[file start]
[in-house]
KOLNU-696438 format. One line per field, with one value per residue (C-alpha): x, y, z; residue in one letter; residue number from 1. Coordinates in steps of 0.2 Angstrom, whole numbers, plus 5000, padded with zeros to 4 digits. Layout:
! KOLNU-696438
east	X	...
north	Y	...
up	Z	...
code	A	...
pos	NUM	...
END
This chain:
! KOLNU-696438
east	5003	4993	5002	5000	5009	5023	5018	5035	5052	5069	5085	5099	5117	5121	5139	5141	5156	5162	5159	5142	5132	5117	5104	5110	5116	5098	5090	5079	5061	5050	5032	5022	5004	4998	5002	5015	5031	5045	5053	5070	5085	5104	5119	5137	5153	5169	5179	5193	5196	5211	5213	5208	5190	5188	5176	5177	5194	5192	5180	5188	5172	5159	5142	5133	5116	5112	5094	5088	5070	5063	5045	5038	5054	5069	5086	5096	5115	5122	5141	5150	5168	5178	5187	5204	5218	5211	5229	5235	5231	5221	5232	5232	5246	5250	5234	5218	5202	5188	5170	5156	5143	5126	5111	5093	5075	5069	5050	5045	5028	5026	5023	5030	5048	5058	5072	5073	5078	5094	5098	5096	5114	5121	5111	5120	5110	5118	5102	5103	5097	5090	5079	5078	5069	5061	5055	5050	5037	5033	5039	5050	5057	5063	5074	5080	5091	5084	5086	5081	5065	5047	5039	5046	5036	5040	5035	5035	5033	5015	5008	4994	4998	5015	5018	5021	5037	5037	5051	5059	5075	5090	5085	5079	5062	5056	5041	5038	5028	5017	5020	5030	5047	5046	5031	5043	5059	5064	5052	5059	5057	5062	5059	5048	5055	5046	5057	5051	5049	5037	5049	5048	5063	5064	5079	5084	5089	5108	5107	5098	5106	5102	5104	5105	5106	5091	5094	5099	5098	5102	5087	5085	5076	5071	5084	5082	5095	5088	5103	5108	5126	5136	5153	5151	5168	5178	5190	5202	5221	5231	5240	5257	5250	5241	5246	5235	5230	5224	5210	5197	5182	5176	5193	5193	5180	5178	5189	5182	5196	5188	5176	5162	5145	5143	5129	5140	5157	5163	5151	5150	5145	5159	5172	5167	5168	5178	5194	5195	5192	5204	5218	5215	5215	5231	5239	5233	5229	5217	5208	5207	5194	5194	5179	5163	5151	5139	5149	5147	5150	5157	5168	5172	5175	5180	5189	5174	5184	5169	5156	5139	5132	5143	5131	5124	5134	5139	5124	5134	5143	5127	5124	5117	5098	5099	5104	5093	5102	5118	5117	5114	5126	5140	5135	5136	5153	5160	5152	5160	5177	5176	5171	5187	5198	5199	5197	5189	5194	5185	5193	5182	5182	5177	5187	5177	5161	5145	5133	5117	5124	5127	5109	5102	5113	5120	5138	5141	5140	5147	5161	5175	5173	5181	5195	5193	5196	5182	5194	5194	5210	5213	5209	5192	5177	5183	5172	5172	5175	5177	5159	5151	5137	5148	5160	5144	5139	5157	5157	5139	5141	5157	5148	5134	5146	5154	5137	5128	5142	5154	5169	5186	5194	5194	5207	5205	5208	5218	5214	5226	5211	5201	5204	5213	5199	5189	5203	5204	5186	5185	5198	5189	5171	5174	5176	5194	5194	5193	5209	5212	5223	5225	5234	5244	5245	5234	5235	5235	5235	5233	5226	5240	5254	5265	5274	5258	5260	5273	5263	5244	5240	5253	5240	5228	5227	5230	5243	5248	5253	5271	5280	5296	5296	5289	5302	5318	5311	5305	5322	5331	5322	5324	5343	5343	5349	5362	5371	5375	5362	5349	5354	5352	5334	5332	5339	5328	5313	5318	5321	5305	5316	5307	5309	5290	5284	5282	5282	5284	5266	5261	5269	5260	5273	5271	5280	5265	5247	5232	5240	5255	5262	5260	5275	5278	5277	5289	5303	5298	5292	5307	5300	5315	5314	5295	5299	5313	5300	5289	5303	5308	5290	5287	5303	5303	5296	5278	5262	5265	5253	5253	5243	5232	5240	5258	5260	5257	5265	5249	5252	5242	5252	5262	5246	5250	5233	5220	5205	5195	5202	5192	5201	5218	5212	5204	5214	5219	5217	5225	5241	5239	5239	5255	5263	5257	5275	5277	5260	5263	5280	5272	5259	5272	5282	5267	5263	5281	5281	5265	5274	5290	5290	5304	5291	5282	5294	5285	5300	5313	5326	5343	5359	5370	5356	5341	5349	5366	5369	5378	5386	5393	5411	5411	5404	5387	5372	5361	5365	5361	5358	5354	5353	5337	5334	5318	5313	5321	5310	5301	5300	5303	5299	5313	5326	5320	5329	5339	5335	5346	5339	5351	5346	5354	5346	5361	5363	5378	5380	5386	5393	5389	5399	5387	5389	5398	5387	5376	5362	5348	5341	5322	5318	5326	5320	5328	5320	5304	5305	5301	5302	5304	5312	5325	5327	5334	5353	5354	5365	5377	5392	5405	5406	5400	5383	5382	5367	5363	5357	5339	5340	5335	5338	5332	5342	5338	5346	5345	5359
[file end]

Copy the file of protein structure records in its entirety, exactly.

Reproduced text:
[in-house]
KOLNU-696438 format. One line per field, with one value per residue (C-alpha): x, y, z; residue in one letter; residue number from 1. Coordinates in steps of 0.2 Angstrom, whole numbers, plus 5000, padded with zeros to 4 digits. Layout:
! KOLNU-696438
east	X	...
north	Y	...
up	Z	...
code	A	...
pos	NUM	...
END
This chain:
! KOLNU-696438
east	5003	4993	5002	5000	5009	5023	5018	5035	5052	5069	5085	5099	5117	5121	5139	5141	5156	5162	5159	5142	5132	5117	5104	5110	5116	5098	5090	5079	5061	5050	5032	5022	5004	4998	5002	5015	5031	5045	5053	5070	5085	5104	5119	5137	5153	5169	5179	5193	5196	5211	5213	5208	5190	5188	5176	5177	5194	5192	5180	5188	5172	5159	5142	5133	5116	5112	5094	5088	5070	5063	5045	5038	5054	5069	5086	5096	5115	5122	5141	5150	5168	5178	5187	5204	5218	5211	5229	5235	5231	5221	5232	5232	5246	5250	5234	5218	5202	5188	5170	5156	5143	5126	5111	5093	5075	5069	5050	5045	5028	5026	5023	5030	5048	5058	5072	5073	5078	5094	5098	5096	5114	5121	5111	5120	5110	5118	5102	5103	5097	5090	5079	5078	5069	5061	5055	5050	5037	5033	5039	5050	5057	5063	5074	5080	5091	5084	5086	5081	5065	5047	5039	5046	5036	5040	5035	5035	5033	5015	5008	4994	4998	5015	5018	5021	5037	5037	5051	5059	5075	5090	5085	5079	5062	5056	5041	5038	5028	5017	5020	5030	5047	5046	5031	5043	5059	5064	5052	5059	5057	5062	5059	5048	5055	5046	5057	5051	5049	5037	5049	5048	5063	5064	5079	5084	5089	5108	5107	5098	5106	5102	5104	5105	5106	5091	5094	5099	5098	5102	5087	5085	5076	5071	5084	5082	5095	5088	5103	5108	5126	5136	5153	5151	5168	5178	5190	5202	5221	5231	5240	5257	5250	5241	5246	5235	5230	5224	5210	5197	5182	5176	5193	5193	5180	5178	5189	5182	5196	5188	5176	5162	5145	5143	5129	5140	5157	5163	5151	5150	5145	5159	5172	5167	5168	5178	5194	5195	5192	5204	5218	5215	5215	5231	5239	5233	5229	5217	5208	5207	5194	5194	5179	5163	5151	5139	5149	5147	5150	5157	5168	5172	5175	5180	5189	5174	5184	5169	5156	5139	5132	5143	5131	5124	5134	5139	5124	5134	5143	5127	5124	5117	5098	5099	5104	5093	5102	5118	5117	5114	5126	5140	5135	5136	5153	5160	5152	5160	5177	5176	5171	5187	5198	5199	5197	5189	5194	5185	5193	5182	5182	5177	5187	5177	5161	5145	5133	5117	5124	5127	5109	5102	5113	5120	5138	5141	5140	5147	5161	5175	5173	5181	5195	5193	5196	5182	5194	5194	5210	5213	5209	5192	5177	5183	5172	5172	5175	5177	5159	5151	5137	5148	5160	5144	5139	5157	5157	5139	5141	5157	5148	5134	5146	5154	5137	5128	5142	5154	5169	5186	5194	5194	5207	5205	5208	5218	5214	5226	5211	5201	5204	5213	5199	5189	5203	5204	5186	5185	5198	5189	5171	5174	5176	5194	5194	5193	5209	5212	5223	5225	5234	5244	5245	5234	5235	5235	5235	5233	5226	5240	5254	5265	5274	5258	5260	5273	5263	5244	5240	5253	5240	5228	5227	5230	5243	5248	5253	5271	5280	5296	5296	5289	5302	5318	5311	5305	5322	5331	5322	5324	5343	5343	5349	5362	5371	5375	5362	5349	5354	5352	5334	5332	5339	5328	5313	5318	5321	5305	5316	5307	5309	5290	5284	5282	5282	5284	5266	5261	5269	5260	5273	5271	5280	5265	5247	5232	5240	5255	5262	5260	5275	5278	5277	5289	5303	5298	5292	5307	5300	5315	5314	5295	5299	5313	5300	5289	5303	5308	5290	5287	5303	5303	5296	5278	5262	5265	5253	5253	5243	5232	5240	5258	5260	5257	5265	5249	5252	5242	5252	5262	5246	5250	5233	5220	5205	5195	5202	5192	5201	5218	5212	5204	5214	5219	5217	5225	5241	5239	5239	5255	5263	5257	5275	5277	5260	5263	5280	5272	5259	5272	5282	5267	5263	5281	5281	5265	5274	5290	5290	5304	5291	5282	5294	5285	5300	5313	5326	5343	5359	5370	5356	5341	5349	5366	5369	5378	5386	5393	5411	5411	5404	5387	5372	5361	5365	5361	5358	5354	5353	5337	5334	5318	5313	5321	5310	5301	5300	5303	5299	5313	5326	5320	5329	5339	5335	5346	5339	5351	5346	5354	5346	5361	5363	5378	5380	5386	5393	5389	5399	5387	5389	5398	5387	5376	5362	5348	5341	5322	5318	5326	5320	5328	5320	5304	5305	5301	5302	5304	5312	5325	5327	5334	5353	5354	5365	5377	5392	5405	5406	5400	5383	5382	5367	5363	5357	5339	5340	5335	5338	5332	5342	5338	5346	5345	5359